Why doesn't JavaScript have explicit words for logical operations?

Reasons for this question

  1. Python is a programming language that has a very interesting philosophy... Called The Zen of Python. On this, does Javascript have a philosophy just like Python... as The Zen of Javascript?
  2. In Python philosophy there is something like the law "Explicit is better than implicit." Why doesn't JavaScript have explicit words for logical operations? What is the philosophy behind javascript?
  3. My goal in this question is to know a curious fact ... my goal is not to criticize JavaScript ... but know which philosophy behind JavaScript ...
  4. I didn't eat information about it

Some examples...

case 1: or

case1.1: example1.js

alert( true || true );   // true
alert( false || true );  // true
alert( true || false );  // true
alert( false || false ); // false

case1.2: example2.js

alert( true or true );   // true
alert( false or true );  // true
alert( true or false );  // true
alert( false or false ); // false

case2.1: example1.js

result = a || b;

case2.2: example2.js

result = a or b;

case3.1: example1.js

if (1 || 0) { // works just like if( true || false )
  alert( 'truthy!' );

case3.2: example2.js

if (1 or 0) { // works just like if( true || false )
  alert( 'truthy!' );

case 2: and

case1.1: example1.js

alert( true && true );   // true
alert( false && true );  // false
alert( true && false );  // false
alert( false && false ); // false

case1.2: example2.js

alert( true and true );   // true
alert( false and true );  // false
alert( true and false );  // false
alert( false and false ); // false

case 3: not

case1.1: example1.js

alert( !true ); // false
alert( !0 ); // true

case1.2: example2.js

alert( not true ); // false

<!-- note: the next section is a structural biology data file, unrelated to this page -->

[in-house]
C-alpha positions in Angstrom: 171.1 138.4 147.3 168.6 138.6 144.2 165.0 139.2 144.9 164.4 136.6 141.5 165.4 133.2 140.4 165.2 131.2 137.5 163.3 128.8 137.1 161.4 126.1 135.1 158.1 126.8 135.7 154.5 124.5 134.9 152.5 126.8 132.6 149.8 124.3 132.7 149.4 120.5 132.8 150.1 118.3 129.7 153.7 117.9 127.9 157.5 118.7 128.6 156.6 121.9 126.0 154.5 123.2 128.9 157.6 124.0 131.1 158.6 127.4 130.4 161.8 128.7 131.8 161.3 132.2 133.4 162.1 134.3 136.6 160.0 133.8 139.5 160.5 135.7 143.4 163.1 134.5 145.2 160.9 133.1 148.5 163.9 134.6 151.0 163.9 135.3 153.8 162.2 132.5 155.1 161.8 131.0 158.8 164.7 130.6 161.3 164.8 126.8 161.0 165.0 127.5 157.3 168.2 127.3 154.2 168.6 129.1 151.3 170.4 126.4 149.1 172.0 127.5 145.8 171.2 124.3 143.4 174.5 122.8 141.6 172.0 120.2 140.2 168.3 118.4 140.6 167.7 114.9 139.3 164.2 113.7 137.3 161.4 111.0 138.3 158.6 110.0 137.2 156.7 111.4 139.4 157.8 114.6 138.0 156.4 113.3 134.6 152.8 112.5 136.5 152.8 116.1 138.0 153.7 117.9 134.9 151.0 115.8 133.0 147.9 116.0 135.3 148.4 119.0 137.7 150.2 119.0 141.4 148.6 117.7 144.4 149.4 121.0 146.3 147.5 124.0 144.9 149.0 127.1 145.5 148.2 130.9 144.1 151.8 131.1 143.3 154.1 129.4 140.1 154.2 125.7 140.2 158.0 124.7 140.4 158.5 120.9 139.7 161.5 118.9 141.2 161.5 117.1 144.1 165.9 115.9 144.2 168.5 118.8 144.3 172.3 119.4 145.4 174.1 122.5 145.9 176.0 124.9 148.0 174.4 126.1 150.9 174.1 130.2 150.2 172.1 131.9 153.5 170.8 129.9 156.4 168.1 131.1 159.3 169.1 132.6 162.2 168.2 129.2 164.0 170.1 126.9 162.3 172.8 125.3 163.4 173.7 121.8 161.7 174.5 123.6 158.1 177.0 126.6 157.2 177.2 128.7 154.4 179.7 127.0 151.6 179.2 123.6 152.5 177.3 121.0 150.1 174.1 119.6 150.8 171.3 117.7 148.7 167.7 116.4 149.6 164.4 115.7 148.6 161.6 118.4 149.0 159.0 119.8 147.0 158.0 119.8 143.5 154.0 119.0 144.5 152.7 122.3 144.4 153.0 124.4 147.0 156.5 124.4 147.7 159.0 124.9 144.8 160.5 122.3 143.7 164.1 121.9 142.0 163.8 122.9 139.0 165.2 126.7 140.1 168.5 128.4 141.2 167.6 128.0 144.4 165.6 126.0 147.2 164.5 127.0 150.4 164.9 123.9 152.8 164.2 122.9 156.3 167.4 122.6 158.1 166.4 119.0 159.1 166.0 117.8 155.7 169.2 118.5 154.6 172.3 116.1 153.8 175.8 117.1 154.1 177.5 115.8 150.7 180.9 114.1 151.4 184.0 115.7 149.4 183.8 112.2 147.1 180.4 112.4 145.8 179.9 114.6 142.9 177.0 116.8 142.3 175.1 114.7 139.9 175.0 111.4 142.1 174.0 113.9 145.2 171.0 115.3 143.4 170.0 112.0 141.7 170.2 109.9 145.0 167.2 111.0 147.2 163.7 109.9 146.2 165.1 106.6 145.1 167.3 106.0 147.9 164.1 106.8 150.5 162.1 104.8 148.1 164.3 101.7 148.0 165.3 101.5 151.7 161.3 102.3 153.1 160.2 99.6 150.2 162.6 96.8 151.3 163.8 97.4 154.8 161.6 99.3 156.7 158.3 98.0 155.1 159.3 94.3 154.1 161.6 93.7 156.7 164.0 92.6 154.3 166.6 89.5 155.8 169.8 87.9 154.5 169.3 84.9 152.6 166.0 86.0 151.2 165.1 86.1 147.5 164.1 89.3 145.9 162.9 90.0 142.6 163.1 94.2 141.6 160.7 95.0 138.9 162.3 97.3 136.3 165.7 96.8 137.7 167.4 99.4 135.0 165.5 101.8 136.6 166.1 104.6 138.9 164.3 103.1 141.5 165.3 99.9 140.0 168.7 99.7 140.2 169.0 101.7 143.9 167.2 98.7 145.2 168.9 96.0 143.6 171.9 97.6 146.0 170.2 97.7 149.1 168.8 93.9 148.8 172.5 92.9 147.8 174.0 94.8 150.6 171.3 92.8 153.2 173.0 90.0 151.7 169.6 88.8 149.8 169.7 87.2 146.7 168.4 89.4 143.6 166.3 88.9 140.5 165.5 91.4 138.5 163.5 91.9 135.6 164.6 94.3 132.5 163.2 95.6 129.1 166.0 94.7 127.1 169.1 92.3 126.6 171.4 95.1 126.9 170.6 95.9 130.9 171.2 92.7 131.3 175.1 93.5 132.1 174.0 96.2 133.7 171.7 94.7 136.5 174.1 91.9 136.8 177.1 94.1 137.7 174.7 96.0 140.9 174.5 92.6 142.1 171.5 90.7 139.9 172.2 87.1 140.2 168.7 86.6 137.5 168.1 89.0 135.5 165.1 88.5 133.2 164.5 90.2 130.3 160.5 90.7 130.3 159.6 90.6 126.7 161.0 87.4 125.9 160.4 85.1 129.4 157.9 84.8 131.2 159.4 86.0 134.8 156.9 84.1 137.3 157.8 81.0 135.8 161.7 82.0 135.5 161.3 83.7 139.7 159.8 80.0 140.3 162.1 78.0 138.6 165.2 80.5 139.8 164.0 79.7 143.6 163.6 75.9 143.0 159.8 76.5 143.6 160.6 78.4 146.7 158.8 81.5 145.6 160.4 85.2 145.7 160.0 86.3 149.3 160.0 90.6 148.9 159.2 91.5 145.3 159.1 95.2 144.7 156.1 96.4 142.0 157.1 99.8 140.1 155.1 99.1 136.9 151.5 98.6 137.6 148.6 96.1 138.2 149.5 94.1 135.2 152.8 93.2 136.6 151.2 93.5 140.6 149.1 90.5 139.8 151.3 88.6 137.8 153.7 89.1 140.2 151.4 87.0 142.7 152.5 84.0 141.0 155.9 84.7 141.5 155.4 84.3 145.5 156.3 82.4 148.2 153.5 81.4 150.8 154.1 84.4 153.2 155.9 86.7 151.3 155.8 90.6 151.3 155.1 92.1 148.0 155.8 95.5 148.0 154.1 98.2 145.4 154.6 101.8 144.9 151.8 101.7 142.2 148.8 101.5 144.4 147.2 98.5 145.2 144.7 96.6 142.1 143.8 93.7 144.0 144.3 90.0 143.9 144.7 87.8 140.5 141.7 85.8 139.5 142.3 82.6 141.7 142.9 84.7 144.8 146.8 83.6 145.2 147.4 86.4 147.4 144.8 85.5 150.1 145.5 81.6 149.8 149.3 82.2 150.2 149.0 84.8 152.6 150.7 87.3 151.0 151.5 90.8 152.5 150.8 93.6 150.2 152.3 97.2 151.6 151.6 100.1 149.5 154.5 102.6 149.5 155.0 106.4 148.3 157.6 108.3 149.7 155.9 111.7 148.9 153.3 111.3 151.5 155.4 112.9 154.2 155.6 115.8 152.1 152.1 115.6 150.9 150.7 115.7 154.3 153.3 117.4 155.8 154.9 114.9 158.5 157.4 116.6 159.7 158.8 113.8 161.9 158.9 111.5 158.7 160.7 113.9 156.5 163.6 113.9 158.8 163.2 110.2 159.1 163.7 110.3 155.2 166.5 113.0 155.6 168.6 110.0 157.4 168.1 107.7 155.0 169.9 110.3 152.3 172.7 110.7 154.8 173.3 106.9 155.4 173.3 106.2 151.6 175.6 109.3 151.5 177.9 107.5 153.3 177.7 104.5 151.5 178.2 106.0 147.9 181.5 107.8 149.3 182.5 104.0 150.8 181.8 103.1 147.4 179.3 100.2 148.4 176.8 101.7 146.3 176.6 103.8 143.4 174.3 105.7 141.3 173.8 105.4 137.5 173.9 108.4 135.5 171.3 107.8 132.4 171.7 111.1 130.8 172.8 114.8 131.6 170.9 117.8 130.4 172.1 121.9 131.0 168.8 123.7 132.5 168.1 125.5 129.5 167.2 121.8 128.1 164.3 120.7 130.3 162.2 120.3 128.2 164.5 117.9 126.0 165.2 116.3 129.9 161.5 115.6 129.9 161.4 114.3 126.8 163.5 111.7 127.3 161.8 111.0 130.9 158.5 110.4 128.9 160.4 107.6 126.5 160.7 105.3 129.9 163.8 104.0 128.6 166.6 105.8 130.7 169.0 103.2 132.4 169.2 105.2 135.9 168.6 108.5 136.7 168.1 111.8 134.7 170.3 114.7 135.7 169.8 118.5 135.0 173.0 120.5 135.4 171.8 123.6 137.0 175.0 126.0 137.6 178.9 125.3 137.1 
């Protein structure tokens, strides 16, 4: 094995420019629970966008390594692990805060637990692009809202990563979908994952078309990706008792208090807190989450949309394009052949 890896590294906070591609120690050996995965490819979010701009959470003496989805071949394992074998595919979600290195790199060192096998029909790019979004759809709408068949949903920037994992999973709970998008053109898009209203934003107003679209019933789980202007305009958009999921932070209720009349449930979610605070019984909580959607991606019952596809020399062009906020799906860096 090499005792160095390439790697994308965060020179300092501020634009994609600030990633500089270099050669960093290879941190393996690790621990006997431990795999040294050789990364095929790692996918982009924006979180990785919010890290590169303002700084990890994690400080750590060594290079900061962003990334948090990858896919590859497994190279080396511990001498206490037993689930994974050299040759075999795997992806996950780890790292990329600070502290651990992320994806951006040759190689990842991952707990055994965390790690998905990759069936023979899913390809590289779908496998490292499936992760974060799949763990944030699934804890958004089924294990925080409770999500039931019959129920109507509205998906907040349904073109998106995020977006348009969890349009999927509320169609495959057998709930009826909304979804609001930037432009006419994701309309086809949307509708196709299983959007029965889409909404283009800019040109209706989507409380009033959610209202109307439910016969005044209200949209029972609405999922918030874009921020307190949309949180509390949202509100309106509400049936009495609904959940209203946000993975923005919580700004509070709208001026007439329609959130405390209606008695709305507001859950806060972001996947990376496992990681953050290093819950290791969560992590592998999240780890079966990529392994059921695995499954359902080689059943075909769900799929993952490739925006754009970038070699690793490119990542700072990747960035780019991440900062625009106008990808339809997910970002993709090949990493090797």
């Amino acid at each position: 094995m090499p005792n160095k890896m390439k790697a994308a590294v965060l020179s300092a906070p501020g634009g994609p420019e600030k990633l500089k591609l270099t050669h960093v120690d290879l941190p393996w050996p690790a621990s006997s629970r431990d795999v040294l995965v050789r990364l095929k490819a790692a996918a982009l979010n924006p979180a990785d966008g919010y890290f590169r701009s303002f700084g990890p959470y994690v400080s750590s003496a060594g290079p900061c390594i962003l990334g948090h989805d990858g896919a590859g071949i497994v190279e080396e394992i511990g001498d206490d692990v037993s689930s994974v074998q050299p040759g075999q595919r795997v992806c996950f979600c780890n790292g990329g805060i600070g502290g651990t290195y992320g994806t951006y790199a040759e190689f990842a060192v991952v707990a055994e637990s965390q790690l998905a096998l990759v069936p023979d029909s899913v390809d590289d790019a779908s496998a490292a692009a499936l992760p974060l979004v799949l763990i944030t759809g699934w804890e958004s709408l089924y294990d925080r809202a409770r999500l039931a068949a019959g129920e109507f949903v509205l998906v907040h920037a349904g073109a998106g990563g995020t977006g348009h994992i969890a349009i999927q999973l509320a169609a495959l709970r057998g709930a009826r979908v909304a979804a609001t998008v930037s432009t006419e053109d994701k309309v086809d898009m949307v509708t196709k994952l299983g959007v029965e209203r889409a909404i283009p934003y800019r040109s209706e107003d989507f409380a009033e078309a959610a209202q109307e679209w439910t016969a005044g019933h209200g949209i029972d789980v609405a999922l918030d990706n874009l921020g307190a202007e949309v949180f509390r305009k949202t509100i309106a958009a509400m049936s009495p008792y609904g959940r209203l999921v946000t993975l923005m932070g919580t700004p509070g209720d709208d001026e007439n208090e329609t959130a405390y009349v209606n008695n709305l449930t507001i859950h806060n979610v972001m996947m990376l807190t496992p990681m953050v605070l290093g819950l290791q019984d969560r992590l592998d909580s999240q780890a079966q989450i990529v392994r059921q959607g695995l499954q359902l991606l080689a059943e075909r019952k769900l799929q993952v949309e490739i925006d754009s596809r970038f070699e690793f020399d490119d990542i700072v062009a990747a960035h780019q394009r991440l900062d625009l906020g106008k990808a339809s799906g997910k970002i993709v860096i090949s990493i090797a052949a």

alert( not 0 ); // true


Because JavaScript's author decided to model its syntax after Java, which was the popular language of the time. (at least, that's how I remember the history, someone can correct me if I'm wrong or misinformed). At this time, most languages were using symbols instead of keywords for operators, so it makes sense that JavaScript followed this legacy, they didn't have a strong reason to deviate. Plus, it gives JavaScript a familiar feel for those coming from other languages. And, considering it was built in two weeks, it's probably better to follow the status quo, because you don't have time to try and invent new ideas.

So, both JavaScript and Java use || for "or", and && for "and". They both use ! for "not". They both have similar switch statements, and the same case-fallthrough pitfalls. The syntax looks identical for for-loops, ifs, whiles, etc. Of course, the actual language is very different from Java, but its syntax is pretty close.

Note that some of JavaScript's newer syntax deviates from these patterns a bit. "await", "yield", etc, are all keywords, they're not operators. But, we still use operator-based syntax as well, like with "??", but perhaps that's for the better, what keyword would you give to "??"? I can't think of any concise one.


The answer from Scotty addresses the question better, but here's my 2 cents:

Using symbols/signs rather than keywords is easier to implement, because they never collide with identifiers (vars, params, etc. so no special cases to check), and allow more identifier names to be valid (if new didn't exist you could do let new and it wouldn't be an error).

If it helps you can interpret them like this:

  • "&" reads as "and" in natural language, but because it already means "bitwise AND", we need a different operator. Next option? && "logical AND"
  • In natural lang, we would use a slash "/" as a "logical OR", but because it's a division-op, we need another option. Next? vertical bar |, the closest thing to a slash that isn't a backwards slash "\" (it already works as an escape-char, so we can't use it). Problem is, it already means "bitwise OR", so the next alternative is || ("//" is already a line comment).
  • There's no symbolic equivalent in natural lang for the word "not". The closest thing is arithmetic negation -x (unary minus), and we have ~ as "bitwise NOT", but ~~x is x|0, so we can't rely on run-length for this. == has a negated counterpart != (because it looks similar to "≠"). So what's the best choice? ! (bang)

As you can see, the path from "/" to "||" is much more convoluted, which makes it less readable than "or" and "&&", but it's the best alternative we have, and changing it now would break the entire web (unless we add aliases).

I committed a lot of fallacies there, because when designing a lang, you get to choose the order in which to define operators, to avoid collisions in the future. But JS didn't have such a luxury, because there was a deadline, unfortunately